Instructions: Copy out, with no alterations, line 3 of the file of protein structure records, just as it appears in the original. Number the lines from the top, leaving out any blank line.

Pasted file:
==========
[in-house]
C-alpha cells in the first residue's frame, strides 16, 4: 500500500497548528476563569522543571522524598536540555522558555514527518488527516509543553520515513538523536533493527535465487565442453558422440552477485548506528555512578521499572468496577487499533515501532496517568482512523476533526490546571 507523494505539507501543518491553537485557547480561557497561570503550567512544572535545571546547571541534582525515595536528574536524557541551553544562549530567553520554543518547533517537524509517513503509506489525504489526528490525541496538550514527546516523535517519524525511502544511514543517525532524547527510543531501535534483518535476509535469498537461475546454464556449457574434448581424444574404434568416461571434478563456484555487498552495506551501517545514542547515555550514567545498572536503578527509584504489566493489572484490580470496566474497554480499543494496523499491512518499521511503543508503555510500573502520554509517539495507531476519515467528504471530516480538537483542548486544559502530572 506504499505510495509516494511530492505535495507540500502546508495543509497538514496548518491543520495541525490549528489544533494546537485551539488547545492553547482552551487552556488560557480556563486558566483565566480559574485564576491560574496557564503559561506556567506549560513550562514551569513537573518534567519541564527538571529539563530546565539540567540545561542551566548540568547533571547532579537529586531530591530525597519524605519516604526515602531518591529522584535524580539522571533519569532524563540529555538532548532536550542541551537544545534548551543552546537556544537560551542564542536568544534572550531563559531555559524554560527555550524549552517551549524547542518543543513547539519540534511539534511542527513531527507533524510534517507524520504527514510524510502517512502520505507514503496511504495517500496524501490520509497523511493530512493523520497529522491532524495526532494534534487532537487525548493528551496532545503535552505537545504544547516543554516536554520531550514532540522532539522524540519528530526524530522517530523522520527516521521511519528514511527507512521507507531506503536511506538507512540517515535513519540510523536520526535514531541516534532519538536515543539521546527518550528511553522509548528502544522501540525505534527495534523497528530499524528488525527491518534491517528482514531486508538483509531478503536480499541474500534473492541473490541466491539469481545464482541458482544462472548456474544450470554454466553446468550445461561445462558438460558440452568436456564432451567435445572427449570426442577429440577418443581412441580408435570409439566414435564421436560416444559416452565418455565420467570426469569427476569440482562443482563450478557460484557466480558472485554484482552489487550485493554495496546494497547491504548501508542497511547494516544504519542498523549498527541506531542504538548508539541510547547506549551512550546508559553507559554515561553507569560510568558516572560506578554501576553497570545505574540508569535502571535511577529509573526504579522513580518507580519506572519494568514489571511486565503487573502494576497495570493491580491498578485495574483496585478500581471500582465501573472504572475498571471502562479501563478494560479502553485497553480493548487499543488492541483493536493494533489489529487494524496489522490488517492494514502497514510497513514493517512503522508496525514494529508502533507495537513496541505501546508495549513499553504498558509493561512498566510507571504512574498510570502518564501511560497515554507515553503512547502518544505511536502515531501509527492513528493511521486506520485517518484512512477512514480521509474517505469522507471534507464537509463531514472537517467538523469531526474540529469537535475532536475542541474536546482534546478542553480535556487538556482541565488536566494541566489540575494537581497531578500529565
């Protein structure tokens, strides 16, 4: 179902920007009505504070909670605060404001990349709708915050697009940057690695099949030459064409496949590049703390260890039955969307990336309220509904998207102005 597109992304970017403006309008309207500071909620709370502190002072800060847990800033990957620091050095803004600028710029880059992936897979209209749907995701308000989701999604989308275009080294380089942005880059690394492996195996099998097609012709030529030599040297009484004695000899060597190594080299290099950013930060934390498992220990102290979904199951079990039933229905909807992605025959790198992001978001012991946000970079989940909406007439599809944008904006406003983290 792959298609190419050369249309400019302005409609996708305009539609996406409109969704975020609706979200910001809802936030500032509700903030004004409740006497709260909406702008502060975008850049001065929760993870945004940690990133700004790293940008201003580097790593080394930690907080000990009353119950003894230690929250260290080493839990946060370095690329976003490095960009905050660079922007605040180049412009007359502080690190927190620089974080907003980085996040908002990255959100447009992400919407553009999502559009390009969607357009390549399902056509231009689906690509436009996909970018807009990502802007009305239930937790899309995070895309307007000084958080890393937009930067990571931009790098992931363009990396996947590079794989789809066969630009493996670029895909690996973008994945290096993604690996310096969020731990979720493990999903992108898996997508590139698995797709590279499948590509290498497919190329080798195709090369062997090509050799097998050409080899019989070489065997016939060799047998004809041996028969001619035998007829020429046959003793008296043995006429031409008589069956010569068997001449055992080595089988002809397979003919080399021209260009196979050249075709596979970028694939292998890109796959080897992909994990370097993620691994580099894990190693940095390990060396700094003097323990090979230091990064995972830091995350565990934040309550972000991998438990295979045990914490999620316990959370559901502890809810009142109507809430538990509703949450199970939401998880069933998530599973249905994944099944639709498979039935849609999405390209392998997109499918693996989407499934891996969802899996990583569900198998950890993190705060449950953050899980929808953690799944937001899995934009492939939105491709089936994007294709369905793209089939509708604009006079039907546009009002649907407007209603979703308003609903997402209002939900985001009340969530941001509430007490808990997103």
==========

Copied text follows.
């Protein structure tokens, strides 16, 4: 179902920007009505504070909670605060404001990349709708915050697009940057690695099949030459064409496949590049703390260890039955969307990336309220509904998207102005 597109992304970017403006309008309207500071909620709370502190002072800060847990800033990957620091050095803004600028710029880059992936897979209209749907995701308000989701999604989308275009080294380089942005880059690394492996195996099998097609012709030529030599040297009484004695000899060597190594080299290099950013930060934390498992220990102290979904199951079990039933229905909807992605025959790198992001978001012991946000970079989940909406007439599809944008904006406003983290 792959298609190419050369249309400019302005409609996708305009539609996406409109969704975020609706979200910001809802936030500032509700903030004004409740006497709260909406702008502060975008850049001065929760993870945004940690990133700004790293940008201003580097790593080394930690907080000990009353119950003894230690929250260290080493839990946060370095690329976003490095960009905050660079922007605040180049412009007359502080690190927190620089974080907003980085996040908002990255959100447009992400919407553009999502559009390009969607357009390549399902056509231009689906690509436009996909970018807009990502802007009305239930937790899309995070895309307007000084958080890393937009930067990571931009790098992931363009990396996947590079794989789809066969630009493996670029895909690996973008994945290096993604690996310096969020731990979720493990999903992108898996997508590139698995797709590279499948590509290498497919190329080798195709090369062997090509050799097998050409080899019989070489065997016939060799047998004809041996028969001619035998007829020429046959003793008296043995006429031409008589069956010569068997001449055992080595089988002809397979003919080399021209260009196979050249075709596979970028694939292998890109796959080897992909994990370097993620691994580099894990190693940095390990060396700094003097323990090979230091990064995972830091995350565990934040309550972000991998438990295979045990914490999620316990959370559901502890809810009142109507809430538990509703949450199970939401998880069933998530599973249905994944099944639709498979039935849609999405390209392998997109499918693996989407499934891996969802899996990583569900198998950890993190705060449950953050899980929808953690799944937001899995934009492939939105491709089936994007294709369905793209089939509708604009006079039907546009009002649907407007209603979703308003609903997402209002939900985001009340969530941001509430007490808990997103």